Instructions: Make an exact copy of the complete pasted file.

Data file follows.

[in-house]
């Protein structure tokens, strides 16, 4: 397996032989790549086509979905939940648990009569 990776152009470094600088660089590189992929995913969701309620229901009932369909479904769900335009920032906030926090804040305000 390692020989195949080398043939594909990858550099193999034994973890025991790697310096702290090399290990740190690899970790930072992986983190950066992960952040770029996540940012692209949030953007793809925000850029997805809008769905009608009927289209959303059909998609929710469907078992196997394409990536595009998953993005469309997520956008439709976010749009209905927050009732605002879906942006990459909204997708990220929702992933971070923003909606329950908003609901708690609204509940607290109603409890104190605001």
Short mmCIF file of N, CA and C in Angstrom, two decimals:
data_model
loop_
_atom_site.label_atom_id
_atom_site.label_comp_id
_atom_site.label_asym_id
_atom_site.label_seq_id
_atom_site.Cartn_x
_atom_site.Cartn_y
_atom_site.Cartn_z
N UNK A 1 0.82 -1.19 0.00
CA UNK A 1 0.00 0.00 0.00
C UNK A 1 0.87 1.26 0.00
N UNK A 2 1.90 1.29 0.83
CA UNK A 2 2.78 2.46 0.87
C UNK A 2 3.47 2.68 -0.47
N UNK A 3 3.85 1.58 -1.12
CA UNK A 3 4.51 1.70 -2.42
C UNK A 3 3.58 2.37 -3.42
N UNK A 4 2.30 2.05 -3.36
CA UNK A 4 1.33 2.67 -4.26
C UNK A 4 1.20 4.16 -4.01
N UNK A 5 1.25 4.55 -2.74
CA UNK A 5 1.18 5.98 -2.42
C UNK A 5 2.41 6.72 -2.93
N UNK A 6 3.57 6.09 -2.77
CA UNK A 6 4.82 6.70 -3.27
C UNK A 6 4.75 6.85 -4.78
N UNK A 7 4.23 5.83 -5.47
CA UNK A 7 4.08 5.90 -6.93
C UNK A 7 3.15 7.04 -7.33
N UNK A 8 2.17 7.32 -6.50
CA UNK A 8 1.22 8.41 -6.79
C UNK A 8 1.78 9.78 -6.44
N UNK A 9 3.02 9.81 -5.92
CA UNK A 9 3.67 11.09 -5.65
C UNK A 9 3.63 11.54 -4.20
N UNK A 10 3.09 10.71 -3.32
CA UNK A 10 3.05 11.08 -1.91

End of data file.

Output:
[in-house]
């Protein structure tokens, strides 16, 4: 397996032989790549086509979905939940648990009569 990776152009470094600088660089590189992929995913969701309620229901009932369909479904769900335009920032906030926090804040305000 390692020989195949080398043939594909990858550099193999034994973890025991790697310096702290090399290990740190690899970790930072992986983190950066992960952040770029996540940012692209949030953007793809925000850029997805809008769905009608009927289209959303059909998609929710469907078992196997394409990536595009998953993005469309997520956008439709976010749009209905927050009732605002879906942006990459909204997708990220929702992933971070923003909606329950908003609901708690609204509940607290109603409890104190605001």
Short mmCIF file of N, CA and C in Angstrom, two decimals:
data_model
loop_
_atom_site.label_atom_id
_atom_site.label_comp_id
_atom_site.label_asym_id
_atom_site.label_seq_id
_atom_site.Cartn_x
_atom_site.Cartn_y
_atom_site.Cartn_z
N UNK A 1 0.82 -1.19 0.00
CA UNK A 1 0.00 0.00 0.00
C UNK A 1 0.87 1.26 0.00
N UNK A 2 1.90 1.29 0.83
CA UNK A 2 2.78 2.46 0.87
C UNK A 2 3.47 2.68 -0.47
N UNK A 3 3.85 1.58 -1.12
CA UNK A 3 4.51 1.70 -2.42
C UNK A 3 3.58 2.37 -3.42
N UNK A 4 2.30 2.05 -3.36
CA UNK A 4 1.33 2.67 -4.26
C UNK A 4 1.20 4.16 -4.01
N UNK A 5 1.25 4.55 -2.74
CA UNK A 5 1.18 5.98 -2.42
C UNK A 5 2.41 6.72 -2.93
N UNK A 6 3.57 6.09 -2.77
CA UNK A 6 4.82 6.70 -3.27
C UNK A 6 4.75 6.85 -4.78
N UNK A 7 4.23 5.83 -5.47
CA UNK A 7 4.08 5.90 -6.93
C UNK A 7 3.15 7.04 -7.33
N UNK A 8 2.17 7.32 -6.50
CA UNK A 8 1.22 8.41 -6.79
C UNK A 8 1.78 9.78 -6.44
N UNK A 9 3.02 9.81 -5.92
CA UNK A 9 3.67 11.09 -5.65
C UNK A 9 3.63 11.54 -4.20
N UNK A 10 3.09 10.71 -3.32
CA UNK A 10 3.05 11.08 -1.91